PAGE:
Tuesday, December 9, 2008

Guard Rails...

Written by Chris Goodell, P.E., D. WRE | WEST Consultants
Copyright © 2008. All rights reserved.

I get this question occasionally...Do I include guardrails on my bridges and culverts as part of the deck station and elevation points? I understand the question here-guardrails, or fencing can be relatively "porous" when the bridge is overtopping. In fact, it's quite conceivable that the bridge could be overtopping, but all the flow is under the guardrail, in which case you would think, "why not leave out the guardrail all together?". However, I think in most cases you should include the guardrail as part of the upper deck. The reason-debris. In most rivers during flood stage, there will be considerable debris floating around. Tree trunks/branches, garbage, cars...etc. It does not take much to plug up the opening under or through a guardrail. So conventional wisdom is you assume the opening at a guard rail will get plugged up during the flood and model it accordingly. It's also the "conservative" approach-meaning this approach might overestimate the extent of flooding. Here's an example of a culvert crossing, with the guardrail included in the upper chord geometry:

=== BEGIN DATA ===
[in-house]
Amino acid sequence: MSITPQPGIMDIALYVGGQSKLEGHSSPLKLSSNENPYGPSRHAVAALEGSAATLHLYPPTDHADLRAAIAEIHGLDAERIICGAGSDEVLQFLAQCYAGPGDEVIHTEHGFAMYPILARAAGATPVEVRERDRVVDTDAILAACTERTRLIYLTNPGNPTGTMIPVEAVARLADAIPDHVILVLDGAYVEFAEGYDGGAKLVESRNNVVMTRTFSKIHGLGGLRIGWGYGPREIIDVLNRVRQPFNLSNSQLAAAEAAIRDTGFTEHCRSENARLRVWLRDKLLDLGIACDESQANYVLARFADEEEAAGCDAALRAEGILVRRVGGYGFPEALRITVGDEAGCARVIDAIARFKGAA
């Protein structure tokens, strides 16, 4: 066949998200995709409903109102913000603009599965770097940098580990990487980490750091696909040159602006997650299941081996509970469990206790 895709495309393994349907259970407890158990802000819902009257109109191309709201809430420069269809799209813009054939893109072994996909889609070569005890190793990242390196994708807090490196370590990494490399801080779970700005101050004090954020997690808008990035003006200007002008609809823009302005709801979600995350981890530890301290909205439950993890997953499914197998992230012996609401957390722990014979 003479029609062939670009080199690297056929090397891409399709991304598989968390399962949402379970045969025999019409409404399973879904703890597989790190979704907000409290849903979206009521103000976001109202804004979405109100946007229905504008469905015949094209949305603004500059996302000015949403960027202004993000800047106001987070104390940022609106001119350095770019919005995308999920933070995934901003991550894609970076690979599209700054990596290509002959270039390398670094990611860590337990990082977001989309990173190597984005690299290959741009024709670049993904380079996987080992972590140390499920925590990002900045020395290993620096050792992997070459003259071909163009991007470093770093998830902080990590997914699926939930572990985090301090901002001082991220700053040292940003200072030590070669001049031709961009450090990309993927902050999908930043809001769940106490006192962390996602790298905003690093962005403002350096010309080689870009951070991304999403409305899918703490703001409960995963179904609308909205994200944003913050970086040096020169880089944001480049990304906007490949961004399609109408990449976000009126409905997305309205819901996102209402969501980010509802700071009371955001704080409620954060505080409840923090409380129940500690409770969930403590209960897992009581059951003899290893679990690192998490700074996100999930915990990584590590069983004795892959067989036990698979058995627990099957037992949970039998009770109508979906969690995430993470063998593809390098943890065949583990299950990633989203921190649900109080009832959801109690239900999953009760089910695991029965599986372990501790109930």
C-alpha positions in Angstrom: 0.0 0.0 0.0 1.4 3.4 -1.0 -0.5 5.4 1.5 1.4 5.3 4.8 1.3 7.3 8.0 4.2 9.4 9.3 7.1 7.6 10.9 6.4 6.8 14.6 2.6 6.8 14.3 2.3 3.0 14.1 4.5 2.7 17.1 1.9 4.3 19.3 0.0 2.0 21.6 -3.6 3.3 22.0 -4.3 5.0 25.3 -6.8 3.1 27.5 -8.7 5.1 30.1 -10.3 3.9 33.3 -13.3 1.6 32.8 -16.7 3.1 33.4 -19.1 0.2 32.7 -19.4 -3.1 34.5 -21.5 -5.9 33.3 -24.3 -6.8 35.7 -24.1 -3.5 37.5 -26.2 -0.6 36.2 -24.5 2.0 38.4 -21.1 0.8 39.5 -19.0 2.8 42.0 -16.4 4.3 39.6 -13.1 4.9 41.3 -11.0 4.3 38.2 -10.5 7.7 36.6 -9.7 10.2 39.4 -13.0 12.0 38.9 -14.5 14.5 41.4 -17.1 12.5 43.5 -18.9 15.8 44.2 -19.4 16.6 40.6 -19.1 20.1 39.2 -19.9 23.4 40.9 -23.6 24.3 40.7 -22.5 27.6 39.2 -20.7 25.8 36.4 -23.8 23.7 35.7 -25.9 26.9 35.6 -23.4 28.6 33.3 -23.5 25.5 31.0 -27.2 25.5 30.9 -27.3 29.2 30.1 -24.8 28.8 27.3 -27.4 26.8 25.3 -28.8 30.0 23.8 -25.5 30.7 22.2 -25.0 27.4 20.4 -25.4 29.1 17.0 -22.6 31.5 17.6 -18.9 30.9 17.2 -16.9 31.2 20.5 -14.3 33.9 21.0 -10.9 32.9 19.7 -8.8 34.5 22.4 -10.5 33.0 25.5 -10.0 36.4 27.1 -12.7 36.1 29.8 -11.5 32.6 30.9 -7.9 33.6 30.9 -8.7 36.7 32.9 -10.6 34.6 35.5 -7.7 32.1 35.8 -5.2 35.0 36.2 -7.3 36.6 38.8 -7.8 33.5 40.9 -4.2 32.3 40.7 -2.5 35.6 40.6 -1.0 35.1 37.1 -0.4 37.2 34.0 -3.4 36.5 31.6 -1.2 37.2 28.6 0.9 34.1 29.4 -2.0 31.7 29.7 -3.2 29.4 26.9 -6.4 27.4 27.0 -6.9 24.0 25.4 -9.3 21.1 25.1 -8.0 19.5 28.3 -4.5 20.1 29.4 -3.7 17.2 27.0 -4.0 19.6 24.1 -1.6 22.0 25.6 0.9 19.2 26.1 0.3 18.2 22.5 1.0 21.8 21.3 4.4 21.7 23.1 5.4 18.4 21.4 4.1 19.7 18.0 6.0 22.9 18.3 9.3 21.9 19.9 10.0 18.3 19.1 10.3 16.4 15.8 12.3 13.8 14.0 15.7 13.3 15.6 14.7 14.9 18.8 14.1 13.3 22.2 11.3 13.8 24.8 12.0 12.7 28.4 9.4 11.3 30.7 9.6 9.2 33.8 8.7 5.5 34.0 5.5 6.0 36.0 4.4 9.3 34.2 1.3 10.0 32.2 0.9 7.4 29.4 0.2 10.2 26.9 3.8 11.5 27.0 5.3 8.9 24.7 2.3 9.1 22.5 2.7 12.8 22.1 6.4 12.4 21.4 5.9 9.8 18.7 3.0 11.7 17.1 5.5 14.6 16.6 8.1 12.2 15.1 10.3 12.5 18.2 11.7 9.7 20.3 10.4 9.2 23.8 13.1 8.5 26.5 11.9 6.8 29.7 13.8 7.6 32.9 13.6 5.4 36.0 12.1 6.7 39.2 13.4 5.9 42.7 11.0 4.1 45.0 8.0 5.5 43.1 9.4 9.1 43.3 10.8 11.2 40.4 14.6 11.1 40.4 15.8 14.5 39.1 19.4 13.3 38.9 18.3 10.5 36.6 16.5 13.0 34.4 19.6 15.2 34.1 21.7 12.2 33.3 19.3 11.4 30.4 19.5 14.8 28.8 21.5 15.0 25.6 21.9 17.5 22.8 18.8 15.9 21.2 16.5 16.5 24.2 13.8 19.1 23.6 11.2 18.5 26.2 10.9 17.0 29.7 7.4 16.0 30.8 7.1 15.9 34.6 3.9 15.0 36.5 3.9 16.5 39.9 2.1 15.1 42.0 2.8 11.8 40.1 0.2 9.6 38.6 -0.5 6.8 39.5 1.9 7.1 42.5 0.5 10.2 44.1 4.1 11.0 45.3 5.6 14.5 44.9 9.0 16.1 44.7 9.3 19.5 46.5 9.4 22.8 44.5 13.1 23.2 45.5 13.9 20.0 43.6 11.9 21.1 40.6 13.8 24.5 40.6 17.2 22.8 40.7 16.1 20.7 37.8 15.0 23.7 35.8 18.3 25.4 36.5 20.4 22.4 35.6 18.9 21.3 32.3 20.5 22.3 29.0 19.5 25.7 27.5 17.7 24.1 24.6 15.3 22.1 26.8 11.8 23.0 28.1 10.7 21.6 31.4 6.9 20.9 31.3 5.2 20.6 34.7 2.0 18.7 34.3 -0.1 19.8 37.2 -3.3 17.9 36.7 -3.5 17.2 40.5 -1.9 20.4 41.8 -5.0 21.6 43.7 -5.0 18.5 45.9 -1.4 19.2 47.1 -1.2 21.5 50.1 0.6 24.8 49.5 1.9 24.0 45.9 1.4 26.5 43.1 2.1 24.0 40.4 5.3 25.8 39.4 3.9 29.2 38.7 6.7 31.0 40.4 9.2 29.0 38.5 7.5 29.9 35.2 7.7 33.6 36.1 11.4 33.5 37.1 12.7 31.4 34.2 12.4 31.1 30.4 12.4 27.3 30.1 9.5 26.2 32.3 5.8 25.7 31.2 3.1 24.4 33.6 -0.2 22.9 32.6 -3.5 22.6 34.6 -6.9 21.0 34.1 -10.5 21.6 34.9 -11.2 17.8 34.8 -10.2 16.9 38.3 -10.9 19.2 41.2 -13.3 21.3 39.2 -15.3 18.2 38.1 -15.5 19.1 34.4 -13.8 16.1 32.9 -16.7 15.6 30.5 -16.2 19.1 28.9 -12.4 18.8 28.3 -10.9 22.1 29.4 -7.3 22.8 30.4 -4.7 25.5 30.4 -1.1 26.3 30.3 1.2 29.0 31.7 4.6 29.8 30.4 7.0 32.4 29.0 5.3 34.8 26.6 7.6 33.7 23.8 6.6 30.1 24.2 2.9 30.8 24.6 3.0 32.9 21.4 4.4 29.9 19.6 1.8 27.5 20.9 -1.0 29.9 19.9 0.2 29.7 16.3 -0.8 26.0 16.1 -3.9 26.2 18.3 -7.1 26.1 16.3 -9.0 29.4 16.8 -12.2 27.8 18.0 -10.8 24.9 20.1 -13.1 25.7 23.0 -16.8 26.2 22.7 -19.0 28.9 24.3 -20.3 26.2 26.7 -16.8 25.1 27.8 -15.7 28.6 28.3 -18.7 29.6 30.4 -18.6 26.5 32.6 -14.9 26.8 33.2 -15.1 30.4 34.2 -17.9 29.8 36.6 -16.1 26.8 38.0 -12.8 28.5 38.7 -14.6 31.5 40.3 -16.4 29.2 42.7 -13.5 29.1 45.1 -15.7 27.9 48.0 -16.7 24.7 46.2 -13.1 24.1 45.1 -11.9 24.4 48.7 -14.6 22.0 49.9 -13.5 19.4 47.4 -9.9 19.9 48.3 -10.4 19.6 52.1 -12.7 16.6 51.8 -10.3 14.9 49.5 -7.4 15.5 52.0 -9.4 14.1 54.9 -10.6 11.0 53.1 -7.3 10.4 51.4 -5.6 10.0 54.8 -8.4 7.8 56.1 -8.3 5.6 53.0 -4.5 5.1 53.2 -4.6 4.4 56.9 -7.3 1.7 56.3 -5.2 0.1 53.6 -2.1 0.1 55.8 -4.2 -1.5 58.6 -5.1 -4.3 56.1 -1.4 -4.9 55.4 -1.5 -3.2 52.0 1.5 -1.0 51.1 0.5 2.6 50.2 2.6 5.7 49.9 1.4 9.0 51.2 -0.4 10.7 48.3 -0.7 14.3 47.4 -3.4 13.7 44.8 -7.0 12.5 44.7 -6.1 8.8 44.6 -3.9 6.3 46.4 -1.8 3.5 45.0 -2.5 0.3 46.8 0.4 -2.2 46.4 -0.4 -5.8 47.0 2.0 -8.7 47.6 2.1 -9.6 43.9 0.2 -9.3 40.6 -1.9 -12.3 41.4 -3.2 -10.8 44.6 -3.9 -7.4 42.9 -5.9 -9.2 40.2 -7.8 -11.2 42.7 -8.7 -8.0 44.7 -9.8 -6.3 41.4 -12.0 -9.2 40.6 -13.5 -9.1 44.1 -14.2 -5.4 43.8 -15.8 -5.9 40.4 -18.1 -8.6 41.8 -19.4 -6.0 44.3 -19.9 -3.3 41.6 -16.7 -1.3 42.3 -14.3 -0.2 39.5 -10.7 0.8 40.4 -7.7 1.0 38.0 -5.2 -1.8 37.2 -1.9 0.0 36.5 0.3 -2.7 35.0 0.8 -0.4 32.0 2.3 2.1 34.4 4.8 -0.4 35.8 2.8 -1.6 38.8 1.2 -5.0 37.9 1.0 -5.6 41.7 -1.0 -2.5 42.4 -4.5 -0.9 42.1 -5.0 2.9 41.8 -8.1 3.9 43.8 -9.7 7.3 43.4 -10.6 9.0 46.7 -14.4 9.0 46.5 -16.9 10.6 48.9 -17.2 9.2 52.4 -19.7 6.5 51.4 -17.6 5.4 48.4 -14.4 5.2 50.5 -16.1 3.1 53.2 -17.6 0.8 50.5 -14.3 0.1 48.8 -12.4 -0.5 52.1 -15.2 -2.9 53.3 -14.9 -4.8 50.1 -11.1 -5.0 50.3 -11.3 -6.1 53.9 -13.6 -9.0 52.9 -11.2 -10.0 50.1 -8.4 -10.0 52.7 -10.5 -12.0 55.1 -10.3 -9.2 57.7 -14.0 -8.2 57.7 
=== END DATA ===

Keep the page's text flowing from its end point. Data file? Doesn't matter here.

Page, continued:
1. thanks, i got it.

  2. An overly conservative modeling isn't a preferred way an engineer should practice, even though many do!

    1. Frank. Given the uncertainty in hydraulic modeling, many applications should lean to the conservative side, and is a preferred way to practice, in my opinion. Most notably, if life-loss is a concern, I think it is appropriate to construct and run a flood event model acknowledging the uncertainty in the inputs and choosing the conservative side of the possible range of input values.


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